Macroecology and extinction risk correlates of frogs
Article first published online: 21 AUG 2007
© 2007 The Authors
Global Ecology and Biogeography
Volume 17, Issue 2, pages 211–221, March 2008
How to Cite
Cooper, N., Bielby, J., Thomas, G. H. and Purvis, A. (2008), Macroecology and extinction risk correlates of frogs. Global Ecology and Biogeography, 17: 211–221. doi: 10.1111/j.1466-8238.2007.00355.x
- Issue published online: 21 AUG 2007
- Article first published online: 21 AUG 2007
- body size;
- clutch size;
- extinction risk;
- geographical range size;
- independent contrasts;
- spatial autocorrelation.
Aim Our aim was to test whether extinction risk of frog species could be predicted from their body size, fecundity or geographical range size. Because small geographical range size is a correlate of extinction risk in many taxa, we also tested hypotheses about correlates of range size in frogs.
Methods Using a large comparative data set (n = 527 species) compiled from the literature, we performed bivariate and multiple regressions through the origin of independent contrasts to test proposed macroecological patterns and correlates of extinction risk in frogs. We also created minimum adequate models to predict snout–vent length, clutch size, geographical range size and IUCN Red List status in frogs. Parallel non-phylogenetic analyses were also conducted. We verified the results of the phylogenetic analyses using gridded data accounting for spatial autocorrelation.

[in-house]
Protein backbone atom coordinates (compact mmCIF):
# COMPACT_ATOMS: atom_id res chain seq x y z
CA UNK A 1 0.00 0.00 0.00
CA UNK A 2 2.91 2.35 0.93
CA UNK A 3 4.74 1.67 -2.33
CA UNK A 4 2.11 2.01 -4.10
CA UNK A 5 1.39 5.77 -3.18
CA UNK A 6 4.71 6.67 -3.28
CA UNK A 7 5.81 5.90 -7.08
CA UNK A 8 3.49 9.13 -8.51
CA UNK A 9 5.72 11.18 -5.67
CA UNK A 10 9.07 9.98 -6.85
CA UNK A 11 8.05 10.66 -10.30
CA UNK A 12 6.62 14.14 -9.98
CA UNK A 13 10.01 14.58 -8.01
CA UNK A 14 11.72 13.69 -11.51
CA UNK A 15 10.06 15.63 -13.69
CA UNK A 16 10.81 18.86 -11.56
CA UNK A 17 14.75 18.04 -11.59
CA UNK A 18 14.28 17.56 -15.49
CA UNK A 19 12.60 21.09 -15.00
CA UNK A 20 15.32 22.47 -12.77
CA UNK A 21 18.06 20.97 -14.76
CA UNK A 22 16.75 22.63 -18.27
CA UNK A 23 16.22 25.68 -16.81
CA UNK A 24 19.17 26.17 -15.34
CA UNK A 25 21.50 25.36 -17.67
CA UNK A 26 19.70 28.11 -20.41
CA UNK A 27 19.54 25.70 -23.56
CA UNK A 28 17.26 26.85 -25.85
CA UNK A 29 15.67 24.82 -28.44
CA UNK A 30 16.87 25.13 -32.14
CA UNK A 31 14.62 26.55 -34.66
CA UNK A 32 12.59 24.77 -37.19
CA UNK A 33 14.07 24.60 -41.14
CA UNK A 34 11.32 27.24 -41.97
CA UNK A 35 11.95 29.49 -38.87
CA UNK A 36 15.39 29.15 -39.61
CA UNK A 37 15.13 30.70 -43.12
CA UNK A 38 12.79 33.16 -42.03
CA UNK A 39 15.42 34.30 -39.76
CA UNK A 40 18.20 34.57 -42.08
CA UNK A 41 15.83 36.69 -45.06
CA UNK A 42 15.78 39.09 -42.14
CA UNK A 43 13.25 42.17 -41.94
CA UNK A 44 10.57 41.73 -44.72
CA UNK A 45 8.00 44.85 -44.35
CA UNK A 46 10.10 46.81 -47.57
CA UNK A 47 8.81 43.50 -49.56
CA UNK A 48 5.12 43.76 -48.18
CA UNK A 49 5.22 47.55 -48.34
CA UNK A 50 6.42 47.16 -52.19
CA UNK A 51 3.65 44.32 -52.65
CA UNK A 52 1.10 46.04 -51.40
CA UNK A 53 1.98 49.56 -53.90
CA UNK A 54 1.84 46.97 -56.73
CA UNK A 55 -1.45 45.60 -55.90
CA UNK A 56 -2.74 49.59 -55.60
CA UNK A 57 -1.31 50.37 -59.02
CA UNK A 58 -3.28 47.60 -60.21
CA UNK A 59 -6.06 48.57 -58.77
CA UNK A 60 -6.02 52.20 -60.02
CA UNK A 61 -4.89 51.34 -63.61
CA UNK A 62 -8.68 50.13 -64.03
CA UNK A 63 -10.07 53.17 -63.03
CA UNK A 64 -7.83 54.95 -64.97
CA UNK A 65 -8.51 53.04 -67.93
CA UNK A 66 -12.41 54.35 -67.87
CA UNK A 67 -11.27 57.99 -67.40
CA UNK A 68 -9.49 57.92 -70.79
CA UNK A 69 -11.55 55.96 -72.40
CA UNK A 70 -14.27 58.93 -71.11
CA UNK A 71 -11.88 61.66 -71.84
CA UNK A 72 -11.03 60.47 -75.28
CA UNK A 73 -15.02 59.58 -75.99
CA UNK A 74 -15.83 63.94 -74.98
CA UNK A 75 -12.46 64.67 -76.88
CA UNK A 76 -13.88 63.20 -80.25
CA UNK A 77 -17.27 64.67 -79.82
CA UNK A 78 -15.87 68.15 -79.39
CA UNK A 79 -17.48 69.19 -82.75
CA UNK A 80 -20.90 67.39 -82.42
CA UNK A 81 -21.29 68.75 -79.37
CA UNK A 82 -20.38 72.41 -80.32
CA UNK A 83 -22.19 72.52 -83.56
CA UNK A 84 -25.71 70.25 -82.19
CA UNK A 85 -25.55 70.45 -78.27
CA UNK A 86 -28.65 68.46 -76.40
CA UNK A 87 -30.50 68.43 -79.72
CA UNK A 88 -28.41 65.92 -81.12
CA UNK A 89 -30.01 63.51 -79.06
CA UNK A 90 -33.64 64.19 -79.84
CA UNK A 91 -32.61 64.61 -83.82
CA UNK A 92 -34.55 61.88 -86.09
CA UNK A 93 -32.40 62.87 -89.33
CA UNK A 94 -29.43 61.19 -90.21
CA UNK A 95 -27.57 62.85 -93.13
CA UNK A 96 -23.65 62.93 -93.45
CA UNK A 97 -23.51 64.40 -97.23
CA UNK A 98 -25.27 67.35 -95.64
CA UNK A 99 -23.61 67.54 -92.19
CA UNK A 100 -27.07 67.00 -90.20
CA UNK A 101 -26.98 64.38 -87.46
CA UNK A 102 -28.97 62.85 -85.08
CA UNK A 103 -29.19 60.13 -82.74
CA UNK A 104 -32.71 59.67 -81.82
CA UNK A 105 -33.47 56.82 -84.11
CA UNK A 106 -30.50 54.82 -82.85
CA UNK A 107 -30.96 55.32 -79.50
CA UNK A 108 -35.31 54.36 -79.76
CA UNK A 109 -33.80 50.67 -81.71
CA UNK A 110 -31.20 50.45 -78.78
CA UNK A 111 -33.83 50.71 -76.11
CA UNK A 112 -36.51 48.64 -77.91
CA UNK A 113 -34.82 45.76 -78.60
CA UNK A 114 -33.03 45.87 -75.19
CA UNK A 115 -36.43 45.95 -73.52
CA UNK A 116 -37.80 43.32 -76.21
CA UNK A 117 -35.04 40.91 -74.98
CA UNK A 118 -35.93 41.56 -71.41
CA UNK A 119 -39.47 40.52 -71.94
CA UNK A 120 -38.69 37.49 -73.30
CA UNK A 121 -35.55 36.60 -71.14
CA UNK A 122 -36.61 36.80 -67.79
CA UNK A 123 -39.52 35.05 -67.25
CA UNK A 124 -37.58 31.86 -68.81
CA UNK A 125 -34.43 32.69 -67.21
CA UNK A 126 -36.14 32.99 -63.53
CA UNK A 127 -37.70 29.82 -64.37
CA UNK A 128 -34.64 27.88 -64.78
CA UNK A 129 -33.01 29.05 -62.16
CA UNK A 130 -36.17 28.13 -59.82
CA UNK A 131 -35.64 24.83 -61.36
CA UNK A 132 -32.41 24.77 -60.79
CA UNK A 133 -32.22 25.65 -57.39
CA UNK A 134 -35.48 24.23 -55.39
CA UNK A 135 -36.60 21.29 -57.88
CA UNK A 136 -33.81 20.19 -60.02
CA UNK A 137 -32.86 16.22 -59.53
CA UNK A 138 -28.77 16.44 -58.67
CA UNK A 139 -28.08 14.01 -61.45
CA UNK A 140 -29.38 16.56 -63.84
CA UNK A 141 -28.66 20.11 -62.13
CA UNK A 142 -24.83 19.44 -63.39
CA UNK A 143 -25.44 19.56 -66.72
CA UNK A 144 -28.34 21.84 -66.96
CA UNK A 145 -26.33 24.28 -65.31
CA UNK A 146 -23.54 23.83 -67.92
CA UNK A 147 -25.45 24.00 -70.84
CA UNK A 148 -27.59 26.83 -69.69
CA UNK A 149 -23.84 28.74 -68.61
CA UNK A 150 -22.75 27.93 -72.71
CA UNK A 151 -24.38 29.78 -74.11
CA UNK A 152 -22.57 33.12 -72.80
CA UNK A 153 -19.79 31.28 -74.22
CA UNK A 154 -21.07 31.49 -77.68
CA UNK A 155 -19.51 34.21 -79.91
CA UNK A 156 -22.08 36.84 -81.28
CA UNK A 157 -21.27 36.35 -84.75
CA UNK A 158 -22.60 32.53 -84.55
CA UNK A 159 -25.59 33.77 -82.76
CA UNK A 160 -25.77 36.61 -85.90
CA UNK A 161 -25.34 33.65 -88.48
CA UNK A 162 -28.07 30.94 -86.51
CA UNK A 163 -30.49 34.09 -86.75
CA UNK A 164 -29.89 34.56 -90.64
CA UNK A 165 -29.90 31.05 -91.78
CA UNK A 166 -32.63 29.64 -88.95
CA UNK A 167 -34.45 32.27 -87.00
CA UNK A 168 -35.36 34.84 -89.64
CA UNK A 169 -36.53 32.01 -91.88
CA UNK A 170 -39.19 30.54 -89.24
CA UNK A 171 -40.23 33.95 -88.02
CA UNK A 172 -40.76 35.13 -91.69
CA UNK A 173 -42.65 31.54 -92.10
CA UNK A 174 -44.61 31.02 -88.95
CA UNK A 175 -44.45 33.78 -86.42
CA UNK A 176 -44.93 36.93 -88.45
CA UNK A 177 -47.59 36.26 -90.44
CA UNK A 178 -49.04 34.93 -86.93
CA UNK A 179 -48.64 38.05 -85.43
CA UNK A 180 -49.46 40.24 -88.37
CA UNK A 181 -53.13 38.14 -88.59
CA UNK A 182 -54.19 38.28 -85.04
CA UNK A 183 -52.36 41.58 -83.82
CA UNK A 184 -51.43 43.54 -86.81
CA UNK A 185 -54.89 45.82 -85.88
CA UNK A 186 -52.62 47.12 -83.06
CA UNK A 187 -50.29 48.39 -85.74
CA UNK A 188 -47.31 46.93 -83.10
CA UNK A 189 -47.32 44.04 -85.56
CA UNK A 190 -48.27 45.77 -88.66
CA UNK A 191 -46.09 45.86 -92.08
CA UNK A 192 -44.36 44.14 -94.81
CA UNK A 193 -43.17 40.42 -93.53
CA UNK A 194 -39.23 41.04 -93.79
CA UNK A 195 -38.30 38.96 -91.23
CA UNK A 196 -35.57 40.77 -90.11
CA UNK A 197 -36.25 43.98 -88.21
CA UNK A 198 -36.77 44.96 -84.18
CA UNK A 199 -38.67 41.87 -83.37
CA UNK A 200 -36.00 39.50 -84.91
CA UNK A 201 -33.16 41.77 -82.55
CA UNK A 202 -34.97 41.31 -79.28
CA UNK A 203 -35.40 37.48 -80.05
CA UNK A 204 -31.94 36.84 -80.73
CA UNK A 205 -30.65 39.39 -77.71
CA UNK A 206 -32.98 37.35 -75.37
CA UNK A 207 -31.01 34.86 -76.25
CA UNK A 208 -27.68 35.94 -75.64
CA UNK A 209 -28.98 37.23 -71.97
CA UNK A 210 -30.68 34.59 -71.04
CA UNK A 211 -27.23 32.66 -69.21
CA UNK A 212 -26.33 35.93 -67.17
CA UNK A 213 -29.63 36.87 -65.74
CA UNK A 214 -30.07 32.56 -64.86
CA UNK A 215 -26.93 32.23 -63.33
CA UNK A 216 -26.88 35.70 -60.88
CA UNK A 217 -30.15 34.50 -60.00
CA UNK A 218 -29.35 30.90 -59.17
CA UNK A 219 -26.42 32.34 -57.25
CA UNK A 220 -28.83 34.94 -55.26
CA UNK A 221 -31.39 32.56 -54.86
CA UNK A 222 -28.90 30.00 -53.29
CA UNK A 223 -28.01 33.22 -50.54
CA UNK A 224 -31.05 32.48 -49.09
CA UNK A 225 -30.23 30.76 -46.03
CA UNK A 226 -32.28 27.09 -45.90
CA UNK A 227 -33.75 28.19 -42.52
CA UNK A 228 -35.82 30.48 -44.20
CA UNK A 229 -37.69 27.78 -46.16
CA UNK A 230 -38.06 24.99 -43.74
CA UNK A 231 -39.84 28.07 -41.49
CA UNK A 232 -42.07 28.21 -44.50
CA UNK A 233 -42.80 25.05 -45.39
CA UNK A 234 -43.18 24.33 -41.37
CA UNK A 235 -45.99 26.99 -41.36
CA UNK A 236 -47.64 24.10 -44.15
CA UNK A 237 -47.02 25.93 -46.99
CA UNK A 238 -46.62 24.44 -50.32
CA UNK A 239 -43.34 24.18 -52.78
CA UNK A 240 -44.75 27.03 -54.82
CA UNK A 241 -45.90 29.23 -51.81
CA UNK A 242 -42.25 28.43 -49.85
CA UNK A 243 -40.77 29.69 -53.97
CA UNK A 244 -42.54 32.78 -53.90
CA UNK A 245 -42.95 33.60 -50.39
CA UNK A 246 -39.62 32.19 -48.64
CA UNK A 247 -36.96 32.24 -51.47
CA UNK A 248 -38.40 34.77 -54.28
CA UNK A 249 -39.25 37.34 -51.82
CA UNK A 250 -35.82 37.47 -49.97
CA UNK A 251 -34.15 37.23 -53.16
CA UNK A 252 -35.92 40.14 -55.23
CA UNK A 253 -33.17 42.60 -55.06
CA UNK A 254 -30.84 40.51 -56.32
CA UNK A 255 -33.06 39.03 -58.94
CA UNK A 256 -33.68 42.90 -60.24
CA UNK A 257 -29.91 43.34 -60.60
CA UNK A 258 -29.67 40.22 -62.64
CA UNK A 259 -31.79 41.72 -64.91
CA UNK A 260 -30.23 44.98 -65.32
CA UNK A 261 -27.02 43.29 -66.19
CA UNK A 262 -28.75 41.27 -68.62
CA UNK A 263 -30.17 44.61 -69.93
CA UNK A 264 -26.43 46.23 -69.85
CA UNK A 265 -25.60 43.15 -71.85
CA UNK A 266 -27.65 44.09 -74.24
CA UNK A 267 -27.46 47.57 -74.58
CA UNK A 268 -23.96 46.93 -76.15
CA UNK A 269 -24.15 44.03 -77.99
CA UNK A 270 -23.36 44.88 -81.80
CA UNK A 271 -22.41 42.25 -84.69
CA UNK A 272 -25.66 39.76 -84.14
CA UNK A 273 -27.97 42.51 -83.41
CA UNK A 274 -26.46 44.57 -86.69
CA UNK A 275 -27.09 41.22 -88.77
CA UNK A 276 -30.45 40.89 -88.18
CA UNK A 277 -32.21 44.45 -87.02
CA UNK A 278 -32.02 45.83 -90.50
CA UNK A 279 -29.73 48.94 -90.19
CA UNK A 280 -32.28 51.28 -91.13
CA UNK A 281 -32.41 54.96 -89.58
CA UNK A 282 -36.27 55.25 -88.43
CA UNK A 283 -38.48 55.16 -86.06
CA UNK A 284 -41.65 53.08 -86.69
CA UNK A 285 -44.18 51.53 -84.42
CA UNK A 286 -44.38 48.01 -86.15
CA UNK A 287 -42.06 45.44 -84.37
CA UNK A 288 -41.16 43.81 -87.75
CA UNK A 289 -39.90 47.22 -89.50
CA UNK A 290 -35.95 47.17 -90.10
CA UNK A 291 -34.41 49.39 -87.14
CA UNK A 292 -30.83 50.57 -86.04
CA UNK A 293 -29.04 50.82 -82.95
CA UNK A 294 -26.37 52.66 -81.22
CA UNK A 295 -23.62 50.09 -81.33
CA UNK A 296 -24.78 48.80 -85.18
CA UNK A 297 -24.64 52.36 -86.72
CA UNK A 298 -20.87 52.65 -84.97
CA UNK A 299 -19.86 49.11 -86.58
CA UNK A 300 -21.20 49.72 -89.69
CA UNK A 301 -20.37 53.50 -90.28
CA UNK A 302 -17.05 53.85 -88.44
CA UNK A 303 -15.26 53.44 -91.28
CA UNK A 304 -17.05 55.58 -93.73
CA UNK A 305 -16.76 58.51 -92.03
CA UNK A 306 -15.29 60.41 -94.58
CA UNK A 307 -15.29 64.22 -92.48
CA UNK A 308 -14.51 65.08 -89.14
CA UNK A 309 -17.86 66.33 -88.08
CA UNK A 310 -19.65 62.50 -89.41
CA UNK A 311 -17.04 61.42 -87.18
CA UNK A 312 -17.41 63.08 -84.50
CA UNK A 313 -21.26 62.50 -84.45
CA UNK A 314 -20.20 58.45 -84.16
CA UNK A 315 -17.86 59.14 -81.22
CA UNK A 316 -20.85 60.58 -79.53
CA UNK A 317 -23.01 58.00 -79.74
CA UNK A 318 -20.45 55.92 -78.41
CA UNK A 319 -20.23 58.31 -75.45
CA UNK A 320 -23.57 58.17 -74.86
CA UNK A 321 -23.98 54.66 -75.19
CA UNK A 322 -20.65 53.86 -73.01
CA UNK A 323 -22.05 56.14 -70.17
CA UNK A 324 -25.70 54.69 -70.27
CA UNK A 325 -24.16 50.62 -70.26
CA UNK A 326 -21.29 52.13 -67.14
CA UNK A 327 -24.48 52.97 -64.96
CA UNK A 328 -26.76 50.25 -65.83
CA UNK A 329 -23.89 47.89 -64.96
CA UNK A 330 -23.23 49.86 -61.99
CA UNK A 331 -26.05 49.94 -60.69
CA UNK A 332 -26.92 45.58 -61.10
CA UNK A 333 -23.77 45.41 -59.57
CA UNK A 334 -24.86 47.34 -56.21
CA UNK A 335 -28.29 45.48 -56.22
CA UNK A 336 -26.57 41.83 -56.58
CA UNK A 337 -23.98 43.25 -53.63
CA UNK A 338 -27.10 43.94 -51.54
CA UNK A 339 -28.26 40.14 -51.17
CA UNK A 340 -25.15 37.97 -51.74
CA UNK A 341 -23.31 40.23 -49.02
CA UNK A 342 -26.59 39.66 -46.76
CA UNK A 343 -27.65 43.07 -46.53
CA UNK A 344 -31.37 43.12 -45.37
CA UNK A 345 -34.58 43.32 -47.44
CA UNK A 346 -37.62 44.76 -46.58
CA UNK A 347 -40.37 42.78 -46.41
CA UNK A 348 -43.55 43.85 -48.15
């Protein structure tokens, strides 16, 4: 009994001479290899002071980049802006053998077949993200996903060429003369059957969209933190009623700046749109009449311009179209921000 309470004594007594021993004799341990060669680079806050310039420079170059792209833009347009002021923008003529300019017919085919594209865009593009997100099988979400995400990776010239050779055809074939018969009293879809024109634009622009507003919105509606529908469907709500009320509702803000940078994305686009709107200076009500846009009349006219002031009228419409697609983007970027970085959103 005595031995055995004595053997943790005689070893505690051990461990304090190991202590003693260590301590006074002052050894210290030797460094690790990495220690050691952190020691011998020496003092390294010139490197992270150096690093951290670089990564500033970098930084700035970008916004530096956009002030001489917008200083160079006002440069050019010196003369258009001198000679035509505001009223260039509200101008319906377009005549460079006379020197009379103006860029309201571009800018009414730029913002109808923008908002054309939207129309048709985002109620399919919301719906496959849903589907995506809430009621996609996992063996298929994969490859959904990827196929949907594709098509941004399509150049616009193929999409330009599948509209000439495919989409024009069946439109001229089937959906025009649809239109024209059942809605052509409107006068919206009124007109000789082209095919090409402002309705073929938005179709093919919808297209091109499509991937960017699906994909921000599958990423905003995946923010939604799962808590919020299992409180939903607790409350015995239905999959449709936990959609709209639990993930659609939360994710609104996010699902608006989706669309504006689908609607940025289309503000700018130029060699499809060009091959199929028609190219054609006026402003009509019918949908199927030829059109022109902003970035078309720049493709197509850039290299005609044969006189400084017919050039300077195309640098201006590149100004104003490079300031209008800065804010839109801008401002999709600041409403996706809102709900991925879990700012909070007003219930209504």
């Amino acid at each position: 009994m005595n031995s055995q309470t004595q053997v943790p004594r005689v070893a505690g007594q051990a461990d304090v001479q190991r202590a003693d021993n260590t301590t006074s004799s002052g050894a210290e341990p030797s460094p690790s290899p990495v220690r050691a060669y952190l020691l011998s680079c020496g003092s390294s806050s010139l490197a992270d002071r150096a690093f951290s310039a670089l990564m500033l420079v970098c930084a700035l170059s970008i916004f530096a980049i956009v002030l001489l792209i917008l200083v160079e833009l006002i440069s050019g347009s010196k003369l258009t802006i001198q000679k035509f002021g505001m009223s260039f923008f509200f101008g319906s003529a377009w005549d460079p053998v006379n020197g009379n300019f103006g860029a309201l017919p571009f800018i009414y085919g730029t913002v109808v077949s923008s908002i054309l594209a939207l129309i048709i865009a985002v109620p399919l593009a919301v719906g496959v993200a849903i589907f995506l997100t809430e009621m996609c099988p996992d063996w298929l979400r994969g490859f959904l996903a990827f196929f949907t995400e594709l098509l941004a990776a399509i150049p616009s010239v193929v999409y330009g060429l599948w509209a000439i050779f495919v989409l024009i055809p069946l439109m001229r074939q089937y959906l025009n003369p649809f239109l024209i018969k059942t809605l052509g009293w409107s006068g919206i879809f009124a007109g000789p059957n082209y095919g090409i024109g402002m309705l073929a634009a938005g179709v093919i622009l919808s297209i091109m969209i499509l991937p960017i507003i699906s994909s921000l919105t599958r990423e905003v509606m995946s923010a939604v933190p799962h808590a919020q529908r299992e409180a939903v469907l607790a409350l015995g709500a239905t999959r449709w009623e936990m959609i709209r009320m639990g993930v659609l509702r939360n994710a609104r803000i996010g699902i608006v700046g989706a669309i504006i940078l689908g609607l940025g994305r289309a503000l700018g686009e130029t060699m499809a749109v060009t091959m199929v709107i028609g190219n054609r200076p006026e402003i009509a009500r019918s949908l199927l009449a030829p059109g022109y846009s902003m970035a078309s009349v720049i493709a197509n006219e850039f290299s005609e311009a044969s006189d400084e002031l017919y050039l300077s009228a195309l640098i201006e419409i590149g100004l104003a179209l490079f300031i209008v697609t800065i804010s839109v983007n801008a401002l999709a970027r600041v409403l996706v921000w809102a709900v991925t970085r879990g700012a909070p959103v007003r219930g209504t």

Results The most threatened frog species tend to have small geographical ranges, although the relationship between range and extinction risk is not linear. In addition, tropical frogs with small clutches have the smallest ranges. Clutch size was strongly positively correlated with geographical range size (r2 = 0.22) and body size (r2 = 0.28).
Main conclusions Our results suggest that body size and fecundity only affect extinction risk indirectly through their effect on geographical range size. Thus, although large frogs with small clutches tend to be endangered, there is no comparative evidence that this relationship is direct. If correct, this inference has consequences for conservation strategy: it would be inefficient to allocate conservation resources on the basis of low fecundity or large body size; instead it would be better to protect areas that contain many frog species with small geographical ranges.